(1) Department of Pharmacy, Bangladesh University, Dhaka, Bangladesh.

(2) Department of Pharmacy, Atish Dipankar University of Science & Technology, Dhaka, Bangladesh.

Corresponding Author

Anwarul Islam, Department of Pharmacy Bangladesh University 15/1, Iqbal Road, Mohammadpur, Dhaka-1207, Bangladesh.

E-mail: maislam5@yahoo.com
Table 1: Result of chemical group tests of the
methanol extract of Stephania japonica leaf.

Sample Alkaloid Steroid Flavonoid Reducing sugar

ME of Stephania japonica +++ 0 - -

Sample Tannin Saponin Glycoside

ME of Stephania japonica 0 - +++

ME: Methanolic extract; (+): Present; (-): Absent; (+++):
Reaction intensity is high; (++): Reaction intensity is
medium; (+): Reaction intensity is normal

Table 2: Effects of the methanolic extract of Stephania
japonica leaf on acetic acid-induced writhing in mice.

 Percentage
Groups Dose (mg/kg) No. of writhing of protection

Group-I Vehicle 28.2 [+ or -] 0.748 --
Group-II 10 3.8 [+ or -] 1.008 ** 86.52
Group-III 200 11.8 [+ or -] 0.765 ** 58.16
Group-IV 400 6.8 [+ or -] 0.637 ** 75.89

Values are mean [+ or -] SEM, (n = 5); ** p < 0.001, Student's t
test as compared to vehicle control. Group/I aminals received
vehicle (1% Tween 80 in water), Group/II received Diclofenac/Na
10 mg/kg body weight, Group/III and Group/IV were treated with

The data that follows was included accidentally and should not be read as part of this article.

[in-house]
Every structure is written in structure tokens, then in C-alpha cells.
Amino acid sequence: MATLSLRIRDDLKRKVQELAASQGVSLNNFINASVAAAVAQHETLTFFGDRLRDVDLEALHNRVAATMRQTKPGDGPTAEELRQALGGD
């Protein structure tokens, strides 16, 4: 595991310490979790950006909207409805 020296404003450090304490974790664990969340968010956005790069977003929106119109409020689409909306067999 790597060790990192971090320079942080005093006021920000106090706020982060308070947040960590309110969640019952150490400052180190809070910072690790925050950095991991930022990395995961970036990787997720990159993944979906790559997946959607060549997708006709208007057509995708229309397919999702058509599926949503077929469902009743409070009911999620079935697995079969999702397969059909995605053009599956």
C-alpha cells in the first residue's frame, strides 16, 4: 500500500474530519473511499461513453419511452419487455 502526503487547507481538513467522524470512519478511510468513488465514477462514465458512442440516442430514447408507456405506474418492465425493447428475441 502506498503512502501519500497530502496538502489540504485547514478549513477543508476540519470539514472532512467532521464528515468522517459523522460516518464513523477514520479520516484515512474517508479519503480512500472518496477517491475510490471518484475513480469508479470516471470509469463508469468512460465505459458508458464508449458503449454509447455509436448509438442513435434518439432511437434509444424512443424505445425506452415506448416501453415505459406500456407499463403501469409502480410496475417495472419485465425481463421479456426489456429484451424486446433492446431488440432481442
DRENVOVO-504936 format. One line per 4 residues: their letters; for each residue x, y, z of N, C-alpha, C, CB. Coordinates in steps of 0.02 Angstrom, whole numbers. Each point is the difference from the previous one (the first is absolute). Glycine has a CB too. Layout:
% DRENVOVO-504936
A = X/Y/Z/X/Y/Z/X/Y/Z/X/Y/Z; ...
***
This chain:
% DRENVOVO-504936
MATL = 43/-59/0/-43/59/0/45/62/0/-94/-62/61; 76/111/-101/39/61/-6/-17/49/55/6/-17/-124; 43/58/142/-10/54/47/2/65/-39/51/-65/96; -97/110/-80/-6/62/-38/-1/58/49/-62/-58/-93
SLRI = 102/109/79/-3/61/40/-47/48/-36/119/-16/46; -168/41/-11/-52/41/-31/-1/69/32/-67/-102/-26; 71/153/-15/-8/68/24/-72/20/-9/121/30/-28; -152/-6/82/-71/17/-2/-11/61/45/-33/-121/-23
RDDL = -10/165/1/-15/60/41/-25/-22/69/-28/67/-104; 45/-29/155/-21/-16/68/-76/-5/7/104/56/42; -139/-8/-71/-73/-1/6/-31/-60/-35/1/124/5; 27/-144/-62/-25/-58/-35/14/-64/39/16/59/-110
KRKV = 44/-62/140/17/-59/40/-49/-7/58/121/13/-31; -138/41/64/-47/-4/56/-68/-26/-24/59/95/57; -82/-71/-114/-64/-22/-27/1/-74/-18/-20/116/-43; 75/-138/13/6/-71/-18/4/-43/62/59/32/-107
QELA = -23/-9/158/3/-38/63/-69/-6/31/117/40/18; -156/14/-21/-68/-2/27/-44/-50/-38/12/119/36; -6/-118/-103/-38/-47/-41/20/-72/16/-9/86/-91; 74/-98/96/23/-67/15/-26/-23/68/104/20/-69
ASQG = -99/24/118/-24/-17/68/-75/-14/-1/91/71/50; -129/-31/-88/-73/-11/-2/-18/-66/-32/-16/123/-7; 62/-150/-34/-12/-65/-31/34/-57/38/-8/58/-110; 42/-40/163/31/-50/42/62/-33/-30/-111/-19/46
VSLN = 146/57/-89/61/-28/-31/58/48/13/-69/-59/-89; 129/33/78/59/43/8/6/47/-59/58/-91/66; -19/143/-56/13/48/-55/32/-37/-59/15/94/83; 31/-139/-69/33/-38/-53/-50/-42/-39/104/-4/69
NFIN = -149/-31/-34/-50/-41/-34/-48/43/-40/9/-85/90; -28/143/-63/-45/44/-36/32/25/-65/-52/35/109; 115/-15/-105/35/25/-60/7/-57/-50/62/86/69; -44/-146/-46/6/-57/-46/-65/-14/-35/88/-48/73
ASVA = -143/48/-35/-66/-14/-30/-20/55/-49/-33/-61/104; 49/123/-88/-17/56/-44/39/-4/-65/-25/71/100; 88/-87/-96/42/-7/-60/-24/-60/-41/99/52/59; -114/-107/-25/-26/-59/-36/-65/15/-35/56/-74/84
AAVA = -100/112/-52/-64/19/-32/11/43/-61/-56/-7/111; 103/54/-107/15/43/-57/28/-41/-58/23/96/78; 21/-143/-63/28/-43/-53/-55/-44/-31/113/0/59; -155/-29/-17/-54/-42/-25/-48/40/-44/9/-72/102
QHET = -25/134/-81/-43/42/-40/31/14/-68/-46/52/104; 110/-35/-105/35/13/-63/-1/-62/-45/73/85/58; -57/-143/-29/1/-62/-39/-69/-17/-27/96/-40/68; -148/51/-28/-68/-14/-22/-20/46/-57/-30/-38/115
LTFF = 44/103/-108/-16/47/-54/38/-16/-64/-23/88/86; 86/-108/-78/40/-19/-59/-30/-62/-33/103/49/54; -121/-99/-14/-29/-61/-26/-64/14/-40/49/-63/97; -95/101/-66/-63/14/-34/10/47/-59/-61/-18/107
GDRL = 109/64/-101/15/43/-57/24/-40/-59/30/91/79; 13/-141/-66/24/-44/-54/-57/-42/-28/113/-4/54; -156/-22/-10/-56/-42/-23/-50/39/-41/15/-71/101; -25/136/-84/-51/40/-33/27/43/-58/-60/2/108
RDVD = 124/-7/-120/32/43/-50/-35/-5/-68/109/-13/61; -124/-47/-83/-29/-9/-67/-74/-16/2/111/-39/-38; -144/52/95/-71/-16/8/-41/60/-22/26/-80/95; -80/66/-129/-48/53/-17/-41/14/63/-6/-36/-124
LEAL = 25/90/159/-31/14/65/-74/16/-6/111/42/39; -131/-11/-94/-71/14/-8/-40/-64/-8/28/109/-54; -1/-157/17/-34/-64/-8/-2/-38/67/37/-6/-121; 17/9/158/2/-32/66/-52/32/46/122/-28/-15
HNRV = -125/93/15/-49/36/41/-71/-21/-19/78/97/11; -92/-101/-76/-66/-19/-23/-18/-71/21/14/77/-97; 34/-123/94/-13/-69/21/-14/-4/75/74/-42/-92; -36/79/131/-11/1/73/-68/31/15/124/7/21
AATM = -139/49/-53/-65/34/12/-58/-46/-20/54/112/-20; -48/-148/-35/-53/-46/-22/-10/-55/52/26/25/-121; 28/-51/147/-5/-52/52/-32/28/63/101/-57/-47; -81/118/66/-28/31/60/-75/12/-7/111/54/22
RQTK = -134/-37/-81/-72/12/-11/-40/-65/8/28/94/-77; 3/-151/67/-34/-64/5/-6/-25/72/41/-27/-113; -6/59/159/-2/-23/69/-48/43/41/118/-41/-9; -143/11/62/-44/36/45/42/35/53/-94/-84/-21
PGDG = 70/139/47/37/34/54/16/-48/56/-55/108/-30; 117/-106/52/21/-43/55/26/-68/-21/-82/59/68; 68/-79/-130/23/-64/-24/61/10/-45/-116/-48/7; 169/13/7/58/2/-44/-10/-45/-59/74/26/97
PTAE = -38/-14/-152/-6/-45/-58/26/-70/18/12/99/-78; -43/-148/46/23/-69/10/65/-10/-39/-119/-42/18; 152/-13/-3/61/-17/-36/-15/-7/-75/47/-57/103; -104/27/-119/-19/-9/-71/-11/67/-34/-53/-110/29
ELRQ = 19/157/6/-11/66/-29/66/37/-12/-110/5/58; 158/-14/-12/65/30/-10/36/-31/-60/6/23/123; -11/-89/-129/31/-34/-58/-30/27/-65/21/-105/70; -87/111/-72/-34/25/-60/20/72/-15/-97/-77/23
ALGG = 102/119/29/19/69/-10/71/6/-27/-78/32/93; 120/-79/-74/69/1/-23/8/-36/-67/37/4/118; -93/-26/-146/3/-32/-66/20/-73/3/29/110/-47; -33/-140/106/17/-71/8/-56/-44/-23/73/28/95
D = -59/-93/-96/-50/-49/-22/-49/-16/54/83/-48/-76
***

200 and 400 mg/kg body weight (p.o.) of the crude extract of S.
japonica leaf.

Table 3: Antioxidant activities of the S. japonica leaf extract
on DPPH, and NO.

 (a) DPPH [IC.sub.50] (b) NO [IC.sub.50]
Sample ([micro]g/ml) ([micro]g/ml)

Methanolic extract 105.55 [+ or -] 1.06 * 129.12 [+ or -] 0.15 *
 of S. japonica
Ascorbic acid 12.30 [+ or -] 0.11 18.64 [+ or -] 0.22
Quercetin 27.69 [+ or -] 0.57

(a) DPPH is the free radical scavenging activity ([IC.sub.50]:
[micro]g/ml), (b) NO is the inhibition of NO production
([IC.sub.50]: [micro]g/ml), * p < 0.001 by student's test for
values between the sample and the control.

Table 4: Brine shrimp lethality bioassay of crude
methanol extract of stephania japonica leaf.

Test sample Concentration Log Conc. No. of dead shrimps % Mortality
 ([micro]g/ml) (out of 10)

Methanolic 200 2.303 10 100
extract of 200 2.303 10 100
S. japonica 160 2.204 10 100
 80 1.903 9 90
 40 1.602 7 70
 20 1.301 4 40
 10 1.000 2 20

Test sample [LC.sub.50] of test [LC.sub.50] of Vincristine
 sample ([micro]g/ml) sulphate ([micro]g/ml)

Methanolic 25.19 [+ or -] 0.98 0.25 [+ or -] 0.22
extract of
S. japonica
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Title Annotation:Original Article
Author:Rahman, M.H.; Alam, M.B.; Hossain, M.S.; Jha, M.K.; Islam, A.
Publication:Advances in Environmental Biology
Article Type:Report
Geographic Code:9BANG
Date:Mar 1, 2011